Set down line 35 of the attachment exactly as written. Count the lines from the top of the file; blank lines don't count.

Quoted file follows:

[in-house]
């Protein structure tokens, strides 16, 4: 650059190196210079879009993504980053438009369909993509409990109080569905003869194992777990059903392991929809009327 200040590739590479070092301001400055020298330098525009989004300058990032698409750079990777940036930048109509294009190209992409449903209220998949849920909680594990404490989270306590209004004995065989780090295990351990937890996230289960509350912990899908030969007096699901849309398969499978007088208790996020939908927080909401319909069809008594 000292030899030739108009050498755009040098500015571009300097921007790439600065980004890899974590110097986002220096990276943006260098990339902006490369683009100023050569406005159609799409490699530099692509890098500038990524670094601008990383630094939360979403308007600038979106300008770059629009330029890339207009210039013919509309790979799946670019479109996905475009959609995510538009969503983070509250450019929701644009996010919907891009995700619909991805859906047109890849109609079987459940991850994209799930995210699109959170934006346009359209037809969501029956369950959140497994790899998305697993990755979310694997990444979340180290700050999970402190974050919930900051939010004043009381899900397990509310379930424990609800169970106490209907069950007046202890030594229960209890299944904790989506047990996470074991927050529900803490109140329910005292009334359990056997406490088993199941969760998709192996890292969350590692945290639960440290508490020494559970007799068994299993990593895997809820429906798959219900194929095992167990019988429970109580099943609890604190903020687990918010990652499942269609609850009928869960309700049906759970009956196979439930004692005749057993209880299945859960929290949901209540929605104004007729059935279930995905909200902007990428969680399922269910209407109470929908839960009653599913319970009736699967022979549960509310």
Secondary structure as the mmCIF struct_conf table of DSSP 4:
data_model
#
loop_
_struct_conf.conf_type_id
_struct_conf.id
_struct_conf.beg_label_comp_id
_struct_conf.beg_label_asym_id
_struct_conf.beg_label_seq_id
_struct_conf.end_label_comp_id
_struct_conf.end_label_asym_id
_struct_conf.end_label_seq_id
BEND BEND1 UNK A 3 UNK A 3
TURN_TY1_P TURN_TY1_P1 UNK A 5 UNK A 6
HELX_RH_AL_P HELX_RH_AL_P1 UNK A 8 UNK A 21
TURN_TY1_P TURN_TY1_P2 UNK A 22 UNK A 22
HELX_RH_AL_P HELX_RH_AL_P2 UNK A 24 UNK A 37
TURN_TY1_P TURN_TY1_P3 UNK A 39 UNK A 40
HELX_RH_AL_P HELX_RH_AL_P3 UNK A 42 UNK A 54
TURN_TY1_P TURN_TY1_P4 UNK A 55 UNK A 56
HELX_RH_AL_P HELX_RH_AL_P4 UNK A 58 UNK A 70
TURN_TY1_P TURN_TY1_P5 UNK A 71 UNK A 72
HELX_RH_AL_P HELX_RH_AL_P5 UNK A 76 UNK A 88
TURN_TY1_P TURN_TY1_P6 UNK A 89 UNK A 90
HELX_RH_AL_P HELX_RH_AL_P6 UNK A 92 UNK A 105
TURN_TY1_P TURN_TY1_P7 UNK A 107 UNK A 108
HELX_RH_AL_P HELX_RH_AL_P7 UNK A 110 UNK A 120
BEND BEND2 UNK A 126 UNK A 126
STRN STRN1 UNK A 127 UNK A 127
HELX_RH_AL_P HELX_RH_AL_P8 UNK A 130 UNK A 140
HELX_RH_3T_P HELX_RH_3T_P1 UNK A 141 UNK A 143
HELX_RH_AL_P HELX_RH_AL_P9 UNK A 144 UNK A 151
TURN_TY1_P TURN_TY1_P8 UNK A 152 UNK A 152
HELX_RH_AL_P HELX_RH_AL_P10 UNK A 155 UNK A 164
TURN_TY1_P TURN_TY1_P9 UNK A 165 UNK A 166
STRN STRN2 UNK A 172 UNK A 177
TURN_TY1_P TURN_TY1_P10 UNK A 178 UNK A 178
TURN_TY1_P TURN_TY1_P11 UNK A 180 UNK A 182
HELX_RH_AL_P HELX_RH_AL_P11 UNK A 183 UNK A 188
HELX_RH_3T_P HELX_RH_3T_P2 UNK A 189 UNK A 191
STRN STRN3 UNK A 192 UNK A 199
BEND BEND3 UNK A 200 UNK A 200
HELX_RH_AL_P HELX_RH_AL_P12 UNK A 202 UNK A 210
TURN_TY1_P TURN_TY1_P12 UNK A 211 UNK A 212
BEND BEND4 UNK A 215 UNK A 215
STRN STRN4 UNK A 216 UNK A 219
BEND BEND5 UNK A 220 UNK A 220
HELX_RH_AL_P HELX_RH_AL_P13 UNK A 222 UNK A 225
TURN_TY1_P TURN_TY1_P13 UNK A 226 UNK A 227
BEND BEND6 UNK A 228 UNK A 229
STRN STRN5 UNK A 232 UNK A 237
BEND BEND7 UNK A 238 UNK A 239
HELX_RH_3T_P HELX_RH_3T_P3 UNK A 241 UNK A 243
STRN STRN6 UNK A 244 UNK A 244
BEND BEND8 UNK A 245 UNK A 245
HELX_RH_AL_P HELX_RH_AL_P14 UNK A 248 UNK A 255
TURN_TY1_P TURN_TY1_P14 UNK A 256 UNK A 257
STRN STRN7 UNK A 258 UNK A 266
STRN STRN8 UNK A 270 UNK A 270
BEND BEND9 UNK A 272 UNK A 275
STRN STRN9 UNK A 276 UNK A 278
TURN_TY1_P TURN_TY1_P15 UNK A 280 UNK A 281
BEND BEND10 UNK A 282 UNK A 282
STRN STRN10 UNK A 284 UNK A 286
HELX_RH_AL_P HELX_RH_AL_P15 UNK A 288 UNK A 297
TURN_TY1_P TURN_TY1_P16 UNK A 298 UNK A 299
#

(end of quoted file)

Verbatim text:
TURN_TY1_P TURN_TY1_P8 UNK A 152 UNK A 152